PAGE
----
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Answering all those burning questions you didn’t know you had about home ownership.

Do You Need More Homeowners Insurance? (Part 1)

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Jessica Dabkowski

Helping you with all things homeownership!

If I remember correctly, one of the girl scout mottos was “Be prepared.”  At the time this was a throwaway motto to me because I was eight; it was my mom’s job to “Be prepared”.  I just showed up for stuff, and everything I needed was magically available to me.  Thanks, Mom!

Once I became a homeowner (and later a mother), this motto came roaring back and lodged — permanently — in the front of my brain.  Control is an illusion and to some extent, we have to embrace the chaos, right?  Definitely true, but we lessen the chaos by taking basic precautionary measures.

One of these precautions involves making the right choices when it comes to your homeowner (hazard) insurance.  Do you need more homeowners insurance? It is important to choose a reputable insurance company. You also need to consider the right coverage for your specific situation, preferably at a decent rate.

What’s in a Homeowners Insurance Policy?

Keep in mind, homeowners insurance is really a collection of different kinds of coverage. It usually includes fire, theft, liability and windstorm wrapped up into a single policy.  Today we’re going to cover protection of your physical home.  In my next article, we’ll cover the belongings (your stuff!), theft and liability portions.

Whether you’re a current homeowner who may need to upgrade your coverage or a potential new buyer purchasing home insurance for the first time, review these steps so you have the right coverage for your specific needs. DISCLAIMER: I am not an insurance agent, companies differ as to what is standard in their policies and you should do your own research prior to making any decisions.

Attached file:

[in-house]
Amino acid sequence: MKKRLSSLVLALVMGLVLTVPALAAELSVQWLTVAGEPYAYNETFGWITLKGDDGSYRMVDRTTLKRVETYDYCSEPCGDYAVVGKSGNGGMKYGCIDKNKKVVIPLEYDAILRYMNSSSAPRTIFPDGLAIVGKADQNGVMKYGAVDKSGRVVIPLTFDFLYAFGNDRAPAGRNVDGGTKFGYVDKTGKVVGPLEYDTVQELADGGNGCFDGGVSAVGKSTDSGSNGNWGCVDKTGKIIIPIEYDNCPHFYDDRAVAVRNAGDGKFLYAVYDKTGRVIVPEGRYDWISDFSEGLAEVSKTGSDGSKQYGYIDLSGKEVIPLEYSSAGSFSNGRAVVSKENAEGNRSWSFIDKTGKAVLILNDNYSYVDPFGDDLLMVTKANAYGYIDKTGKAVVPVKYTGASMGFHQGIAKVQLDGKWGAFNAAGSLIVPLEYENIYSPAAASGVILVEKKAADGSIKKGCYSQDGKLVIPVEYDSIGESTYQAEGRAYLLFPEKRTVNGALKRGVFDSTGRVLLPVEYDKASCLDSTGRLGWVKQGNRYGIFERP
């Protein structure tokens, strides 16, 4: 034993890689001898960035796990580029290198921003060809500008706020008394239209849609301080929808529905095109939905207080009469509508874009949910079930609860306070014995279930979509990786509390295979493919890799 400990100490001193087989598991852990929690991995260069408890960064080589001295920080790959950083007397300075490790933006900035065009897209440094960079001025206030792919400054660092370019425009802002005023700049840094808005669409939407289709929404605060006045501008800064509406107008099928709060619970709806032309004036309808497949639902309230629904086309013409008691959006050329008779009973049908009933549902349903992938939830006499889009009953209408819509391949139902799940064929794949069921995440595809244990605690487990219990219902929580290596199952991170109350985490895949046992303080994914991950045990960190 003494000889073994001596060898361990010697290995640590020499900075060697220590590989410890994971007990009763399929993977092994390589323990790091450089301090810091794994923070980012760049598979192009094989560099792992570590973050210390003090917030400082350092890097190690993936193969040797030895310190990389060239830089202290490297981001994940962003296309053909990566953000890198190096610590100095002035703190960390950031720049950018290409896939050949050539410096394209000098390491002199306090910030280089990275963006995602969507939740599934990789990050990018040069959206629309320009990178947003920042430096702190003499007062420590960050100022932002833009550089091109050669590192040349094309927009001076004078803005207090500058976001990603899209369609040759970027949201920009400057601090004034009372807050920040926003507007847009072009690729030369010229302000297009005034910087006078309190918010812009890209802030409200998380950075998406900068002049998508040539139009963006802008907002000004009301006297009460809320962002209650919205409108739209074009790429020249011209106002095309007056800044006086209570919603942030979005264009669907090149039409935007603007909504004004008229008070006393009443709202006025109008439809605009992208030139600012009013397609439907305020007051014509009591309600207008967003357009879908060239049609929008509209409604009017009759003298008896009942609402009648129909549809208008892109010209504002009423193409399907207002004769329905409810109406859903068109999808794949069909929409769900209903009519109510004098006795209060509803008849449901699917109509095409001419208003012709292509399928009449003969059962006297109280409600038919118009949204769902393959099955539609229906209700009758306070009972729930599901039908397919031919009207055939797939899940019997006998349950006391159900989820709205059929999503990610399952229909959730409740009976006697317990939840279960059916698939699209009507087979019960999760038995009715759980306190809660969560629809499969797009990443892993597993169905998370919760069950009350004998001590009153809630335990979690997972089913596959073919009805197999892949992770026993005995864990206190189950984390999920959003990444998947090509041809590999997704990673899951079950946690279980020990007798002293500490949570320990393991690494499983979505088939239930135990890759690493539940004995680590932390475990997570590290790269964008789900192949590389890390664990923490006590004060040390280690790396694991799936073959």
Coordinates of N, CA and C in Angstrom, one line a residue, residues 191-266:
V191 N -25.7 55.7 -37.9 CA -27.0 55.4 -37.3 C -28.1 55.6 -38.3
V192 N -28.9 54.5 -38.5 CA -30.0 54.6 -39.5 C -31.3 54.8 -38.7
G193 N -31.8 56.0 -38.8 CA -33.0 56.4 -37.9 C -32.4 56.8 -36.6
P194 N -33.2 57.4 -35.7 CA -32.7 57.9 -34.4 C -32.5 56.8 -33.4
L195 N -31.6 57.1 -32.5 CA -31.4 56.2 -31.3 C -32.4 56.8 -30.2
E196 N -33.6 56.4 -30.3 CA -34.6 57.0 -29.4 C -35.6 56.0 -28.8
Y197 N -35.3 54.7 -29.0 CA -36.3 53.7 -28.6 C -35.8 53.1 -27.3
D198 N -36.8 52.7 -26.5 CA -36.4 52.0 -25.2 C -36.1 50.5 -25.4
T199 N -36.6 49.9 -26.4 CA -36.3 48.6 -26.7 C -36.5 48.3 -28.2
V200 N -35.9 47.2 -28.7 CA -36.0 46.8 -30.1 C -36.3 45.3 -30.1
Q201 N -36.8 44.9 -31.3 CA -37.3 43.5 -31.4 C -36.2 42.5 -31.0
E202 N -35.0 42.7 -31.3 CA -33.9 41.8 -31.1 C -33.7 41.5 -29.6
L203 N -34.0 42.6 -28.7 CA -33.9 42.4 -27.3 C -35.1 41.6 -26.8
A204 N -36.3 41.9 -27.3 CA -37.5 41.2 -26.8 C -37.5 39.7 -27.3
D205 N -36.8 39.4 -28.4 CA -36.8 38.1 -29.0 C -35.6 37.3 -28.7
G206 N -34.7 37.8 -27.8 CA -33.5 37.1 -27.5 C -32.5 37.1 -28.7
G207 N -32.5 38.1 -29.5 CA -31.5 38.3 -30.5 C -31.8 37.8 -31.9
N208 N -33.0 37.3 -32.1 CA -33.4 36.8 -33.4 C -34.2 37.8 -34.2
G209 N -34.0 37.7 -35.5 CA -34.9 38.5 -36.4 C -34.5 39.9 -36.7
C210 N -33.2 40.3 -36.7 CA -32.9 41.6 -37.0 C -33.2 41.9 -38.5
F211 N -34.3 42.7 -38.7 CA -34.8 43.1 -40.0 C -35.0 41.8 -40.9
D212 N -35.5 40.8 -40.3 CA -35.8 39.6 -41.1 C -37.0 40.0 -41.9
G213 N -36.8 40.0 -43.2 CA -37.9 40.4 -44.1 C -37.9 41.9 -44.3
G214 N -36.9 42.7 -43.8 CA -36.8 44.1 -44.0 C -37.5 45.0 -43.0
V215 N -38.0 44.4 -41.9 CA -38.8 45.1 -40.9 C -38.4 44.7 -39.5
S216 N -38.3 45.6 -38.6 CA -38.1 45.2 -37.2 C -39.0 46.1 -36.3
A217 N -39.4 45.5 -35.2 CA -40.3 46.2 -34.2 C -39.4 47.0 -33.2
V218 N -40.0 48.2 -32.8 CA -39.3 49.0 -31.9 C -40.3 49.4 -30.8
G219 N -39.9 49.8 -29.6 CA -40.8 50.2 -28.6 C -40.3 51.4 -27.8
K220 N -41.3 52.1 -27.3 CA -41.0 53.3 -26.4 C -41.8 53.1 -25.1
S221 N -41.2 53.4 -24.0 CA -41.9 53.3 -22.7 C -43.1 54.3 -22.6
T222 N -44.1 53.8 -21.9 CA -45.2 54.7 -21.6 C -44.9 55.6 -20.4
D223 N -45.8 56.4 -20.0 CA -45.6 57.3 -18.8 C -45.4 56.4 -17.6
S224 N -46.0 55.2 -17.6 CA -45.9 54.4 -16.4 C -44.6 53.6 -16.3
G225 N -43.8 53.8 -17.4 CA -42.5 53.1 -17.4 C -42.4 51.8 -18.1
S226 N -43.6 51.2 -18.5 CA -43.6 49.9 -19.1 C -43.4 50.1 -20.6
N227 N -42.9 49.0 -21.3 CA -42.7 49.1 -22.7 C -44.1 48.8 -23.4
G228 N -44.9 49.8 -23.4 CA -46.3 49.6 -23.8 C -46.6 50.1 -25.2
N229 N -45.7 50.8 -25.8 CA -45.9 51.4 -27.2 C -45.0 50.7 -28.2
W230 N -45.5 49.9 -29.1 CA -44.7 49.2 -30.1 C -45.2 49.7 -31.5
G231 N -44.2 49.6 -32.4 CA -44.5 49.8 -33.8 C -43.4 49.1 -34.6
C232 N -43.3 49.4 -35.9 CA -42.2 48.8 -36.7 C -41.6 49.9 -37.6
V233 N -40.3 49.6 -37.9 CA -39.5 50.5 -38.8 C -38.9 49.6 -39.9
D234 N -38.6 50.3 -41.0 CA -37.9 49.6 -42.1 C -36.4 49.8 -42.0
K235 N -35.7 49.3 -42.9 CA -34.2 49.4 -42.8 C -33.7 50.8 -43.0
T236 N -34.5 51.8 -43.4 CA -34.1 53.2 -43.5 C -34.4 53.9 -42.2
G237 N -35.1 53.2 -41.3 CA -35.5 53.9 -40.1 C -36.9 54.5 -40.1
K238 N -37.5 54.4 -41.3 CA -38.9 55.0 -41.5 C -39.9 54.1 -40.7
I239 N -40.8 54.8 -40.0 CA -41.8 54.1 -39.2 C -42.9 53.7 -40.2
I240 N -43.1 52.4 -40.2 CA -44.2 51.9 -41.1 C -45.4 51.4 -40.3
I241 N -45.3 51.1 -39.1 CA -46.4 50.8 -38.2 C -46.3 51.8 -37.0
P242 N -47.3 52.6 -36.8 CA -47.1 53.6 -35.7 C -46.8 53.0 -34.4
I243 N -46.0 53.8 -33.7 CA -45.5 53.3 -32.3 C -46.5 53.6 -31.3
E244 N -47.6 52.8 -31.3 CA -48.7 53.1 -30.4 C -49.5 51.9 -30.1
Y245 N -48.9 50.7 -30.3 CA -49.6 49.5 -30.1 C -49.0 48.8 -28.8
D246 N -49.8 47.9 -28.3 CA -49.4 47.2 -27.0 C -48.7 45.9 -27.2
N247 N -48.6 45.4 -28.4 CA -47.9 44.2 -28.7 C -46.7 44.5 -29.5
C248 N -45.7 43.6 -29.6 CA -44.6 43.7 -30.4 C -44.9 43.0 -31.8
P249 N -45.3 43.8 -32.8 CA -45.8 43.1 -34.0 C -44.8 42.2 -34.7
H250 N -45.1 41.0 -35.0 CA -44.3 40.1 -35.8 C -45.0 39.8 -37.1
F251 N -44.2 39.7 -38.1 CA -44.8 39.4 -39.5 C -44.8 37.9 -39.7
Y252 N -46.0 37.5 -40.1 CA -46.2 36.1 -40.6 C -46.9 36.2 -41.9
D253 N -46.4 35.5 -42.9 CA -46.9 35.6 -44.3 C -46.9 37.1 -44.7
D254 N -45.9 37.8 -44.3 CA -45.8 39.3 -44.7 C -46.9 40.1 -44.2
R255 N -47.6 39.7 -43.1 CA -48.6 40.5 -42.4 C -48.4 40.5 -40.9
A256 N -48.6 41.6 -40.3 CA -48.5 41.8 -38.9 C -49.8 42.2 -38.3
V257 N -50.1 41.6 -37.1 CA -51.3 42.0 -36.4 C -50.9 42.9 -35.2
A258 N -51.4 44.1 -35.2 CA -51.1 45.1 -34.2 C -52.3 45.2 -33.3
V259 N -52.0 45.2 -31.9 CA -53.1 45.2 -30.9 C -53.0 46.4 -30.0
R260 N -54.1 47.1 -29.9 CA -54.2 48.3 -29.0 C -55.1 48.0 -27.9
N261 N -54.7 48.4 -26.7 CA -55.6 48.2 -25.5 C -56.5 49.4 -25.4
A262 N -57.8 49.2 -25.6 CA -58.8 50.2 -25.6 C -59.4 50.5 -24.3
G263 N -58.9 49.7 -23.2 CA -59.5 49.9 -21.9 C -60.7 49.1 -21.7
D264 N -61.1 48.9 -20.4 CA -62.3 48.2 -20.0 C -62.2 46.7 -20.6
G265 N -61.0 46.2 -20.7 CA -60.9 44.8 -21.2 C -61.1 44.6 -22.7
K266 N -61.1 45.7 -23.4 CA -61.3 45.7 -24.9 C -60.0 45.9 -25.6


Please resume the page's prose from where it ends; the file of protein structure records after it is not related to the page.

Cost to Build from Scratch

Your coverage should be based on the square footage of your home, but it must also factor in how much it will cost per square foot to rebuild in case of disaster.   

Case in point:  My in-laws’ neighbors house burned down in the middle of the night.  These neighbors rebuilt a brand new (and very….different…style) house from the ground up using their homeowners insurance payout.  You want to make sure you have enough money to rebuild the entire house.

Your mortgage company will likely only require you to purchase coverage insuring 80% of the replacement value of the home.  The bank always gets paid, man!  For instance, if the house burns down, you aren’t going to feel very motivated to pay the mortgage every month, are you?  The bank knows this and they force you to cover their risk with your policy.  The insurance company pays the bank first.

But if your house is destroyed, are you only going to rebuild 80% of your house? (I would be curious what components you will skip.  I would advise you to keep the roof.).  It is a little bit more complicated than that – Pete the Planner has a great article on how this works here